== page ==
Texas Is in the Midst of a Hotel Boom
Everything is bigger in Texas, including the hotel construction boom that's sweeping the nation. According to The New York Times, the Lone Star State's three major metro areas — Dallas-Fort Worth (DFW), Houston and Austin — have the most projected hotel openings in the country for 2017 after New York and Los Angeles.
Why the sudden explosion? It's a perfect storm of various factors, including population surge, tax credits, tourist popularity (we're looking at you, Austin), cheap land and a favorable business climate that prioritizes construction over environmental and zoning regulations (case in point: Houston's unstoppable sprawl). Hotel brands are also running "asset light," meaning they're managing more properties without incurring the expense of real estate, since acquisition and construction gets outsourced to local companies that may be better equipped to facilitate speedy openings. STR, an industry research firm, estimates the properties slated for 2017 debuts in Texas are owned by 60 different companies.
For points hounds, this means a huge portfolio of properties is about to premier in one of the country's biggest markets. Marriott has eight hotels planned for Austin, seven for Houston and 23 — you read that right — in the Dallas-Fort Worth area, with 92 more on deck for future development. For Hilton, the number is 72. For IHG, it's more than 100.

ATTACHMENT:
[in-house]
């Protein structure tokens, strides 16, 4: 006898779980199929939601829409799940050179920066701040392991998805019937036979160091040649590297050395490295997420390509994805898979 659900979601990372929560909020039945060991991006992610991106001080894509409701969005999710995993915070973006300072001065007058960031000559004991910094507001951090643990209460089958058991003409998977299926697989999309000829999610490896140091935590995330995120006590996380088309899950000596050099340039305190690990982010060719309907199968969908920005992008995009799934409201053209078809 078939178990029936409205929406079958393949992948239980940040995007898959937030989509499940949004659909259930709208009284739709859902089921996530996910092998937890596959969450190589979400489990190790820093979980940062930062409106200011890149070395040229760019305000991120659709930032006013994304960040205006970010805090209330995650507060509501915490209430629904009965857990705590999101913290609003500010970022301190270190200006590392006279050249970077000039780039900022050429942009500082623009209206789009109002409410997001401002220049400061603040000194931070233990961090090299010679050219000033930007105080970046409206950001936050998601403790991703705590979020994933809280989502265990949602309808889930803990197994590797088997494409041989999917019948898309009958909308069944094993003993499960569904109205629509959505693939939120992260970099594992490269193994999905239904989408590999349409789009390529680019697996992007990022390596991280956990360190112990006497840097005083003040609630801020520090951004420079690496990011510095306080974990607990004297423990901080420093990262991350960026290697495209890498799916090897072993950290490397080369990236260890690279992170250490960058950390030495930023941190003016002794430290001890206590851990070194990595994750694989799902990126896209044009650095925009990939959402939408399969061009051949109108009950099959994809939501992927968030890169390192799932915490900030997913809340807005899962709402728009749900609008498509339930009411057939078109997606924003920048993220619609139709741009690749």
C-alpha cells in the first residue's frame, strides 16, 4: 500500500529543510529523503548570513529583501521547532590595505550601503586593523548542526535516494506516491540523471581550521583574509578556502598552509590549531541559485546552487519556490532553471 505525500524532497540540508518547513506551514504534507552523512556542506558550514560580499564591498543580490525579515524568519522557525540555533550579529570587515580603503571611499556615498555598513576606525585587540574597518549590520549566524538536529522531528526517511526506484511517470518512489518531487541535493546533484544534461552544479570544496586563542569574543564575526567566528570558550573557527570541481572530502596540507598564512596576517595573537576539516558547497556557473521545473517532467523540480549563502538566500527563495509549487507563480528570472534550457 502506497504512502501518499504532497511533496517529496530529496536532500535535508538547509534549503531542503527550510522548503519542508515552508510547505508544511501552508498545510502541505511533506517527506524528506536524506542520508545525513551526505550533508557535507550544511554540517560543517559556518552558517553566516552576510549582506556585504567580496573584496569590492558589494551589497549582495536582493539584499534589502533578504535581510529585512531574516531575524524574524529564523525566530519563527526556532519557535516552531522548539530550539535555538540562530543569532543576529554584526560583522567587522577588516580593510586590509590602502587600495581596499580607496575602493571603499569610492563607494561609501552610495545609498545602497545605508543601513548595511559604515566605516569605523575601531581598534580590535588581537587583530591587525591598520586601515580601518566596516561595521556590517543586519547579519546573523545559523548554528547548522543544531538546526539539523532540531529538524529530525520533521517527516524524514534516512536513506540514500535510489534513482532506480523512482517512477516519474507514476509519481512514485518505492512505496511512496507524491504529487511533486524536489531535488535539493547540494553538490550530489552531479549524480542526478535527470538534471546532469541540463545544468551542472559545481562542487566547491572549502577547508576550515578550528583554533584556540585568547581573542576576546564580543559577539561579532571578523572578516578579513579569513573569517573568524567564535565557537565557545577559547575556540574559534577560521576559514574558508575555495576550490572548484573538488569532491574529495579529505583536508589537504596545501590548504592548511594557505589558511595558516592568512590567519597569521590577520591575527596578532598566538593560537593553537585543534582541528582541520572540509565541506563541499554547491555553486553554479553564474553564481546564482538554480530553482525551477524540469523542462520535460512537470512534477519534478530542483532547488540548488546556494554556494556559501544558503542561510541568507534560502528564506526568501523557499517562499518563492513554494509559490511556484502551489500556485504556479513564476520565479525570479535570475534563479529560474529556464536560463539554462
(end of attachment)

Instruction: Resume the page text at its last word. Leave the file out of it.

With few exceptions — like Houston's 1,000-room Marriott Marquis, complete with a Texas-shaped pool on the roof, pictured at the top of this post — these hotels aren't standalone prestige properties. The big brands are mostly leaving that to independents like the food-centric Hotel Emma in San Antonio and swanky South Congress Hotel in Austin, and are instead following business travelers to airports, office parks and mixed-use developments, like the co-branded Aloft/Element at Dallas' Love Field, an anchor tenant of the West Love development. In Frisco, just outside Dallas, the real estate juggernaut braggadociosly billed as the $5 Billion Mile has seven hotels planned, including ones from Langham and ZaZa, a local boutique brand, to complement its mix of retail, residences and the Cowboys' new headquarters.
According to STR, hotel occupancy rates around the country are the highest they've been in the last six years, but whether the rampant development in Texas will lead to an oversaturated market remains to be seen. Two things are certain: People keep coming to Texas and the state has plenty of empty land to fill.
H/T: The New York Times